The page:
Background This study evaluates the influence of socioeconomic position (SEP) over the life course on change in health-related quality of life (HRQoL) in older adults.
Methods A prospective cohort of 2117 individuals aged 60 years and over. In 2001, SEP was measured over the life course as social class in childhood (approximated by father's occupation), as educational level completed and as adult social class (occupation of household head). HRQoL was measured with the SF-36 health questionnaire. Changes from 2001 to 2003 in the scores for the physical component summary (PCS) and the mental component summary (MCS) of the SF-36 were calculated, and individuals were classified into three categories: decline (decrease of >5 points), no change (change of −5 to +5 points) and improvement (increase of >5 points) in HRQoL.
Results After adjustment for baseline HRQoL, lifestyle, chronic illness, educational level and adult social class, low childhood social class was associated with a higher risk of both a decline and an improvement in the SF-36 PCS and MCS. The risk of decline in PCS and MCS and of improvement in MCS increased with the cumulative number of adverse SEP over the life course. Subjects who rose in social class from childhood to adulthood showed the greatest improvement on the SF-36 PCS and MCS.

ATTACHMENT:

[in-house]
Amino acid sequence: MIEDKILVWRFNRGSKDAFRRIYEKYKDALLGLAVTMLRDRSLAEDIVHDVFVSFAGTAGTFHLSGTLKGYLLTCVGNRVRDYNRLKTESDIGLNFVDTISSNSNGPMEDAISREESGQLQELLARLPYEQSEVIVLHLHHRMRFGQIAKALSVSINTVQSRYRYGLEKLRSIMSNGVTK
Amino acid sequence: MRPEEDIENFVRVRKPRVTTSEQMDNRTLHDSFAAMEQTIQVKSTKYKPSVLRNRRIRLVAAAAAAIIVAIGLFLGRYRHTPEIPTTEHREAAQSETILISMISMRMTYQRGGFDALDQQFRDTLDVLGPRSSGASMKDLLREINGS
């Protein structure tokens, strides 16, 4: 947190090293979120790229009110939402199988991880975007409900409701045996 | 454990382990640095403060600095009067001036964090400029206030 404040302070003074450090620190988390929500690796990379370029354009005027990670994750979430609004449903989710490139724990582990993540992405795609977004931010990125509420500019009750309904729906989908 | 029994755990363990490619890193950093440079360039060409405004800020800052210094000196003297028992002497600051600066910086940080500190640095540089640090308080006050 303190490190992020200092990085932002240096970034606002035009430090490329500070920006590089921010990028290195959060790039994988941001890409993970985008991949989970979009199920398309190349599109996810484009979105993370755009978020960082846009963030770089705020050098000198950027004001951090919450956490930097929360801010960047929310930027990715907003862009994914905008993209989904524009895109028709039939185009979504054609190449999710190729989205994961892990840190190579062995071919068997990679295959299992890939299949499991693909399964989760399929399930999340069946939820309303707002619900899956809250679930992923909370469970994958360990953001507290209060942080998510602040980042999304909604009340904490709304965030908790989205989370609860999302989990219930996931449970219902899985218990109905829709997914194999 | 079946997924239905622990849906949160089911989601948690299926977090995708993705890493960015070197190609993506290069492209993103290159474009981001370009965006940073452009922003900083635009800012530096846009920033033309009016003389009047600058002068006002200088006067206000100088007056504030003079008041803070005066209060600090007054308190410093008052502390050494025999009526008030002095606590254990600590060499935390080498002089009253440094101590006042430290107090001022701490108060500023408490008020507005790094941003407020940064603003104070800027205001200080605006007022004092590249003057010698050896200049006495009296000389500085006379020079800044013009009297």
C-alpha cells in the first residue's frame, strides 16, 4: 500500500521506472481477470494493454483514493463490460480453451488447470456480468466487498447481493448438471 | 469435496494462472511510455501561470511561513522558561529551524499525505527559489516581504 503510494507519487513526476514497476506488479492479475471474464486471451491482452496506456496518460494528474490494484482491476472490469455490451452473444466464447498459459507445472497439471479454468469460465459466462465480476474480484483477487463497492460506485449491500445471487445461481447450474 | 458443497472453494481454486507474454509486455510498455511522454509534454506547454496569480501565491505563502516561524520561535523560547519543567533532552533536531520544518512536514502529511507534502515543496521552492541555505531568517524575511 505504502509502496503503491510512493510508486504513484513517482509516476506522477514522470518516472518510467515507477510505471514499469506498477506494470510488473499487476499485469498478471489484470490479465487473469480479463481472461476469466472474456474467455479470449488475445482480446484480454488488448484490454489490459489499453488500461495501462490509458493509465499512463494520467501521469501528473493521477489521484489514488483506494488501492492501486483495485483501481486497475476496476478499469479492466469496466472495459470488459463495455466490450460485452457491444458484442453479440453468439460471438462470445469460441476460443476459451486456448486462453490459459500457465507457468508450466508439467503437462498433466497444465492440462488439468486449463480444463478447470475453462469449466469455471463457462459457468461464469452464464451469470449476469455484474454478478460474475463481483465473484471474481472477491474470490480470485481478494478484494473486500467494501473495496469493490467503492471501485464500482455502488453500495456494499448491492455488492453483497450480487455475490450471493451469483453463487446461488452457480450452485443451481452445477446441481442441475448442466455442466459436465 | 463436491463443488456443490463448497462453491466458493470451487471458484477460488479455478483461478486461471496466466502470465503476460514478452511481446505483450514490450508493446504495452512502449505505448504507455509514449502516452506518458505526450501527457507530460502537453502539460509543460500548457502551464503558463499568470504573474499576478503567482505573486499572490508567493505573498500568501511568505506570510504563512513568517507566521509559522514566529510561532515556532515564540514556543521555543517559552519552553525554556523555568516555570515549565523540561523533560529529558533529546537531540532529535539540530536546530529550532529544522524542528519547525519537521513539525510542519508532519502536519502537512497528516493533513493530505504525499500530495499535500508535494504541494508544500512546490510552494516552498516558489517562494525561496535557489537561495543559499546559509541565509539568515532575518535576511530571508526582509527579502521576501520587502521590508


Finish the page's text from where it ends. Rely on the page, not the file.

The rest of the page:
Conclusion These results on the relation between SEP and changes in HRQoL in older adults support the three models proposed to explain health inequalities over the life course: the existence of critical periods, the accumulation of adverse SEP and social mobility.
- Health-related quality of life
- life-course epidemiology
- old age
- older adults
- quality of life ME
- social differences
- socioeconomic position
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Contributors AOR and LMLM contributed equally to this paper.
Funding This study was funded by FIS grant 09/01626.
Competing interests None declared.
Ethics approval This study was conducted with the approval of the Clinical Research Ethics Committee of the ‘La Paz’ University Hospital in Madrid, Spain.
Provenance and peer review Not commissioned; externally peer reviewed.